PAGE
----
Sunday 27 July 2014
Robotics and Autonomous Systems have been identified by the UK Government as one of the ‘Eight Great Technologies’ which have the potential to drive industrial strategy for economic growth. In 2012, the Technology Strategy Board created the Robotics and Autonomous Systems Special Interest Group (RAS-SIG). Its mission was to understand the nature of the landscape and the opportunity for RAS in the UK, to connect fragmented communities of researchers, industrialists and civil servants and to produce a national strategy to align efforts and inform future Government resourcing and organisation. NNL is helping to deliver this recently launched strategy.
The UK’s Nuclear Future Strategy has identified that a nuclear industry renaissance over the coming decades will see around £930 billion invested globally in new build fission reactors, an estimated global plant life extension (PLEX) worth £39.4 billion for the period of 2012-2020 alone.
Although nuclear energy is currently responsible for around 20% of the UK’s total supply, this figure is expected to rise to nearer 50% by 2030. In order to achieve the required 16GW of new nuclear power, £60 billion is being inveseted into a build of 12 new reactors at fiver sites across the UK. Hinkley Point, a £12 billion project to be constructed and operated by EDF Energy, will be the first nuclear power station built in the UK since 1995.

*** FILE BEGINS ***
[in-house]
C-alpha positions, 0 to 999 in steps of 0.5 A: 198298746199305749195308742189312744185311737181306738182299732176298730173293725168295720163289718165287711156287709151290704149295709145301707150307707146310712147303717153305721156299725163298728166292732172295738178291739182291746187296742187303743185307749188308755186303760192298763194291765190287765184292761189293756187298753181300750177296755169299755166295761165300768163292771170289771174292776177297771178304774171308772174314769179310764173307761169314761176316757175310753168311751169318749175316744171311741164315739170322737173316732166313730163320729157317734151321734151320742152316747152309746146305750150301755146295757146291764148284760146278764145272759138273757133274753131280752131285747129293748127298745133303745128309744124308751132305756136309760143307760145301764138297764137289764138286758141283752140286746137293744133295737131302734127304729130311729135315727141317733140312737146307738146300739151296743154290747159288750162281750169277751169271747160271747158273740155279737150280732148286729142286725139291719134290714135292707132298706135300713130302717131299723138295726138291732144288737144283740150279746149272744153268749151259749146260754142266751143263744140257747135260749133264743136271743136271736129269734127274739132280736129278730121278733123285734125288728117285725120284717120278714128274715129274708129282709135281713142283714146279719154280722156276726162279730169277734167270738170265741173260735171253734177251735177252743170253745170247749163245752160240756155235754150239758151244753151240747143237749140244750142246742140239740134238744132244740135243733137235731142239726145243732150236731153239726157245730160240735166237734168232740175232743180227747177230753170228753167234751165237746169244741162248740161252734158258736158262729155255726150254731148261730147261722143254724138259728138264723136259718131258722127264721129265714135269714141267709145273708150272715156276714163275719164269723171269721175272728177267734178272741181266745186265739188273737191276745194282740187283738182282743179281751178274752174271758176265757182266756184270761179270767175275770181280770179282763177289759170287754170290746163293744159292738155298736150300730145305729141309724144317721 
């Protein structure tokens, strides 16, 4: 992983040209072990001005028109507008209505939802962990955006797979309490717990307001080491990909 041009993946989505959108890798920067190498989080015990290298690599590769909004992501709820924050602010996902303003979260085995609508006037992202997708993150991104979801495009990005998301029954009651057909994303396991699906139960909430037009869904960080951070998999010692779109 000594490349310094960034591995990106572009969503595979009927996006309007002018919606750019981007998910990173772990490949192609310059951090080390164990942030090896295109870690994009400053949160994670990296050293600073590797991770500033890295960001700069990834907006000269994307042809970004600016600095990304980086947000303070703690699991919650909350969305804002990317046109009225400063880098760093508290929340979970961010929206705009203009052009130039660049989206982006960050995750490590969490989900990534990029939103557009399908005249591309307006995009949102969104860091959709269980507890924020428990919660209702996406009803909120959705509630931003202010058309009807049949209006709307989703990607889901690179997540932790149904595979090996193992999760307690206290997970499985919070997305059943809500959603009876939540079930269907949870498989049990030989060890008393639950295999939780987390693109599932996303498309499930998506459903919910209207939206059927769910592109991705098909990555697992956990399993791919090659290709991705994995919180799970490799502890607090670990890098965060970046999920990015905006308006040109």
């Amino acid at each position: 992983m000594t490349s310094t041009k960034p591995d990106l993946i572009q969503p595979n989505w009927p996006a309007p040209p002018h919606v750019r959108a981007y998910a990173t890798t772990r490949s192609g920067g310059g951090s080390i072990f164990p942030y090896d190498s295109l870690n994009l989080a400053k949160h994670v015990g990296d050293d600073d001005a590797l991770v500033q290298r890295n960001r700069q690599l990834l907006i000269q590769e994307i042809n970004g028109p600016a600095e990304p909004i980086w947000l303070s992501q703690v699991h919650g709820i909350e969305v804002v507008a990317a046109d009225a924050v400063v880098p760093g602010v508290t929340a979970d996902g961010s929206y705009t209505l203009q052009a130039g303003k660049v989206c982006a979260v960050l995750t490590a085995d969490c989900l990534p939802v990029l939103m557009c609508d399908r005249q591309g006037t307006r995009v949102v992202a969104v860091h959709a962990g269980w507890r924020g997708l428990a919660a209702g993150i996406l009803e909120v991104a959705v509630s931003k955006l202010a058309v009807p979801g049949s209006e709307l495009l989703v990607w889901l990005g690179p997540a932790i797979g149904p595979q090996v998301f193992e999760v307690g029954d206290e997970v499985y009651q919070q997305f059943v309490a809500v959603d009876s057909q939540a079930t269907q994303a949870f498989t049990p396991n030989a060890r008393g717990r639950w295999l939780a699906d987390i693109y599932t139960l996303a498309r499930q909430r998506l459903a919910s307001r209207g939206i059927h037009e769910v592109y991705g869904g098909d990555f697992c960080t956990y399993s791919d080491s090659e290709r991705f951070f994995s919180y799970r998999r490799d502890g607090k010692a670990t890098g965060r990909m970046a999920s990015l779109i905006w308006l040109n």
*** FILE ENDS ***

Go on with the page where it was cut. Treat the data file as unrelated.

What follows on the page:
An inevitable byproduct of the rise of nuclear energy is the creation of a global decommissioning market, currently estimated to be worth £50 billion per annum by 2020. The total cost of nuclear decommissioning in the UK alone, mostly at Sellafield, is currently estimated at £60 billion. Analysis by the National Nuclear Laboratory indicates that 20% of the cost of complex decommissioning will be spent on RAS technology.
Owing to the high levels of radiation, all stages of the nuclear fission and fusion life cycle will require the use of advanced RAS tools and techniques. The need for innovation in this field turns the UK’s existing nuclear infrastructure into a highly significant asset, allowing for extensive on-site testing under real-world conditions to de-risk new technology and develop the essential safety cases. The UK is well placed to seize this market with its strength in national laboratories and the supply chain.
The various vaults, ponds and other facilities at Sellafield; research reactors at Winfrith; the JET and MAST fusion experiments at the UKAEA, Culham; and EDF’s reactor fleet, make us ideally placed to pioneer the next generation of tools and processes for nuclear remote operations. As the body of knowledge grows, the pace of safe, cost-efficient intervention will accelerate.
Knowledge and experience gained will be directly relevant to other challenging environments including submarine reactor systems and more widely in above ground infrastructure in the energy and construction sectors. Examples include petrochemical facilities, wind turbines and mining.
(This ‘Nuclear Robotics’ section is an excerpt from the RAS Strategy. You can view the full document by clicking on this link.)